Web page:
AL: When directing, producing or writing a season (for example Digimon, Naruto etc…) do you aim towards a specific goal or do you tackle each production differently? If so, how?
JN: Well, each show is representative of a particular network’s style and branding, so I have to write/direct that show in their style, otherwise it won’t air.
AL: Have you ever been so tired of what you do that you’re ready to quit, and then something happens that made you realized that you actually really do love your job? If so, what was it?
JN: Well, I wouldn’t put it quite that way. I’ve quit anime many times to pursue a film and television career as a writer/director, but the love of an actual paycheck has always brought me back to anime, where the huge success of Digimon has carved me out quite a nice little niche in the industry.
AL: What do you love about the fans? What do you dislike about the fans?
JN: I love their passion. It’s really touching to hear that people enjoyed my work so much when they were younger, that anime has become their whole life today. What I don’t like is, some fans don’t understand that all celebrities, big and small, need their privacy, and we were not put on this Earth to be their personal entertainers.
AL: What is the most fun part of your job? What is the least fun?
JN: The most fun is seeing a show completed. It’s a great feeling knowing that there was nothing there before you started, and now there’s a whole universe created because of you. The least fun is taking notes from networks and studios you don’t agree with.
AL: What did you want to be when you were little and how has that transformed into what you are now?
JN: I wanted to be the center fielder for the NY Mets, and that has not transformed into anything.
Along with Quinton Flynn, Jeff has produced and launched the new webisode series “Adventures in Anime“, which follows Jeff and Quinton’s popular Q and A panel of the same name at various anime conventions around the world. “Adventures In Anime” and it’s format has proved popular with fans of Quinton and Jeff, and with the ability to forward questions to Jeff and Quinton via the message boards it gives a unique insight to both Jeff and Quinton’s life at work.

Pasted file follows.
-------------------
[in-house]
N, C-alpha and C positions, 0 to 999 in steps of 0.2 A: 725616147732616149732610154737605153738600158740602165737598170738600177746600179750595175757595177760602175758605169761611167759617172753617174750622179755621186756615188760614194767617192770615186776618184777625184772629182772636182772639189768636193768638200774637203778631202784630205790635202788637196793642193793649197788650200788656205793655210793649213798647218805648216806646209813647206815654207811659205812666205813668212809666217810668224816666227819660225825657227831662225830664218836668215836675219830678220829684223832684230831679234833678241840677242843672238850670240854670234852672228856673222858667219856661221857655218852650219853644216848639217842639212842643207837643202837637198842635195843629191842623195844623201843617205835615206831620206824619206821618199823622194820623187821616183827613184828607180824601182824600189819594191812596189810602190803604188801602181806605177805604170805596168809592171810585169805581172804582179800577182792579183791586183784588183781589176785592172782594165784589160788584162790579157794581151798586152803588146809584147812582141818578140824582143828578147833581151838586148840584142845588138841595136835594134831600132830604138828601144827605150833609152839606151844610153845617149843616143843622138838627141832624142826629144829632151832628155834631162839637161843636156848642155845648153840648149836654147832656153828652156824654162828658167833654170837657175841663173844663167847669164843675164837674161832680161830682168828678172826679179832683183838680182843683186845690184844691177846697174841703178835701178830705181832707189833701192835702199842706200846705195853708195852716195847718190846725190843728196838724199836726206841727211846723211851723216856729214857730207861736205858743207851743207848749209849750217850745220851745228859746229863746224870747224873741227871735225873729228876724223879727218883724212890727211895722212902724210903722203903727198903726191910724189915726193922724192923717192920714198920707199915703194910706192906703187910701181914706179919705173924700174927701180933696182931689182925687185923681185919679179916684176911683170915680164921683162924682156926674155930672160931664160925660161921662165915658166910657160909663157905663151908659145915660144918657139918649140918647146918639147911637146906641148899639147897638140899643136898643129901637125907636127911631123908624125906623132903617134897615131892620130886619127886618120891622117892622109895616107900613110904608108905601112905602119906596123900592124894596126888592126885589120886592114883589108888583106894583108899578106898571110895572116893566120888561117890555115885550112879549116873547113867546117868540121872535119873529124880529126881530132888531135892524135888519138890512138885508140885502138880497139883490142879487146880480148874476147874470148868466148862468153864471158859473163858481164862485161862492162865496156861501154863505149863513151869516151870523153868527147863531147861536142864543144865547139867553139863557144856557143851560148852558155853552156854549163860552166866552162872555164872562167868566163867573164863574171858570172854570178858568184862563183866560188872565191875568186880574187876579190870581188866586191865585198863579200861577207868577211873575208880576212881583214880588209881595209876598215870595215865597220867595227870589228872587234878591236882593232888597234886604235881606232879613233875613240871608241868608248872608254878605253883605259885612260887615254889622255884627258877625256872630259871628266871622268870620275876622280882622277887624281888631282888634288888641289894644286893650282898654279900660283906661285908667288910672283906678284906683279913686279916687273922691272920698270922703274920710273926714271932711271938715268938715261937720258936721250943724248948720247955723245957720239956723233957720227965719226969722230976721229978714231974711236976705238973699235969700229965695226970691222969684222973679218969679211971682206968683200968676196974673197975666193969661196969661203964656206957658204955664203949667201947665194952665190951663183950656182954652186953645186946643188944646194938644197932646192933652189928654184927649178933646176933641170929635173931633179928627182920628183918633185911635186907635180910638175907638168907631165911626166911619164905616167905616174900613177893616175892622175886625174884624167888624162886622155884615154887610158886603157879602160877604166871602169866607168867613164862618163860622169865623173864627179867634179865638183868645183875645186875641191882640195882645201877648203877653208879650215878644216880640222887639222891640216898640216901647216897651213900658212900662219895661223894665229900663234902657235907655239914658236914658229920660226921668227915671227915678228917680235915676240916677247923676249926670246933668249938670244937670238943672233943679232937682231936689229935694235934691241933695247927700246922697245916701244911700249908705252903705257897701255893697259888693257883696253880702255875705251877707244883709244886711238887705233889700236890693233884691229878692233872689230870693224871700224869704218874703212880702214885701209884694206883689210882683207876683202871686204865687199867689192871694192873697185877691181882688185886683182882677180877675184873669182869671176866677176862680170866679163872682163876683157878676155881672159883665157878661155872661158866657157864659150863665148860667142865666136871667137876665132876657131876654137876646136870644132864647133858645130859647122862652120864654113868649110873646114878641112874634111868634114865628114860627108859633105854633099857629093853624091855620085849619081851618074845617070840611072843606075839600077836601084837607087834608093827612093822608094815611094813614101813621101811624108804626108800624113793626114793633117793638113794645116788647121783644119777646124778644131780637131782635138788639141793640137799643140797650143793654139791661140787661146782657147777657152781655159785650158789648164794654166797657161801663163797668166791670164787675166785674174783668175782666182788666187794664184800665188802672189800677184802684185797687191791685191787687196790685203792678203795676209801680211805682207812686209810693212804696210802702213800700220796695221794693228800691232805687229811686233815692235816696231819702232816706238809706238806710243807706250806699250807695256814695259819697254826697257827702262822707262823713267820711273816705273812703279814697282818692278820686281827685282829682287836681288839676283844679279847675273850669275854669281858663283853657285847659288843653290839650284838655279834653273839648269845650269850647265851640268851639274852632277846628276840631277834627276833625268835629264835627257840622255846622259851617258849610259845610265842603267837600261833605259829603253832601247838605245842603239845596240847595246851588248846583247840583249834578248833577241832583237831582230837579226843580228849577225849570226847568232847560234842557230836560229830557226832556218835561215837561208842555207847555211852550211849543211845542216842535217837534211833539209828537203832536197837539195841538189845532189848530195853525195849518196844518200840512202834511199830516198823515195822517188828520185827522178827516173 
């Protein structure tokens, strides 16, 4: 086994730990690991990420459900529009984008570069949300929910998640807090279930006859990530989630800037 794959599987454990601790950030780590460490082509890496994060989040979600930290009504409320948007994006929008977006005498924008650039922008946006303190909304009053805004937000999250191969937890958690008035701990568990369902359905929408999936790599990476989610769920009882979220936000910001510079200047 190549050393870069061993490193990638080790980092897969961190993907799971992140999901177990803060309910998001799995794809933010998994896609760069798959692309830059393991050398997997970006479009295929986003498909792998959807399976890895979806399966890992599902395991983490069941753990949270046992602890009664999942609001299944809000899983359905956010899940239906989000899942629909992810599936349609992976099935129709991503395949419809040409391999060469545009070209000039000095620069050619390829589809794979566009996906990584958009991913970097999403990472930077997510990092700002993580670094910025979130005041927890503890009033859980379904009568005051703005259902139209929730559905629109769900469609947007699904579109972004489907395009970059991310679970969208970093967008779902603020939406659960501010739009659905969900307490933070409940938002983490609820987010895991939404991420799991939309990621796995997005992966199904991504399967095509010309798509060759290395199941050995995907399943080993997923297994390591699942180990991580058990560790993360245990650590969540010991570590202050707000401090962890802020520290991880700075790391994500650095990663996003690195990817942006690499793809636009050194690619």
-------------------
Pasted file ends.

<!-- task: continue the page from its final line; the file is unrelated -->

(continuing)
AL: When and where did the idea for ‘Adventures in Anime’ come from?
JN: It started with our first convention. We couldn’t believe the overwhelming response fans had toward our panel. We knew there had to be a show in their somewhere, so we kept doing conventions until all the ideas fit into place for “Adventures in Anime.”
AL: How does producing your own production working with friends differ from producing TV shows working with large teams? Do you tackle them differently?
JN: The tackling is the same, but when you don’t have a big team, you have to do ALL the work yourselves!
AL: Is Adventures in Anime coming along as you expected it to be?
JN: Absolutely. Better than I expected. I wish the sound quality was better, but it is what it is.
AL: What does the future hold for Adventures in Anime?
JN: Hopefully we’ll all find out together!
AL: And finally, what does the future hold for Jeff Nimoy?
JN: Right now I’m writing and directing “RoboDz” for the new Disney XD network. After that, we’ll see.
Let’s keep an eye out for RoboDz then! Many thanks to Jeff for taking the time to answer our questions. In the mean time, why not visit the Adventures In Anime website. Thanks also go to Mercy and Relic who provided most of the questions!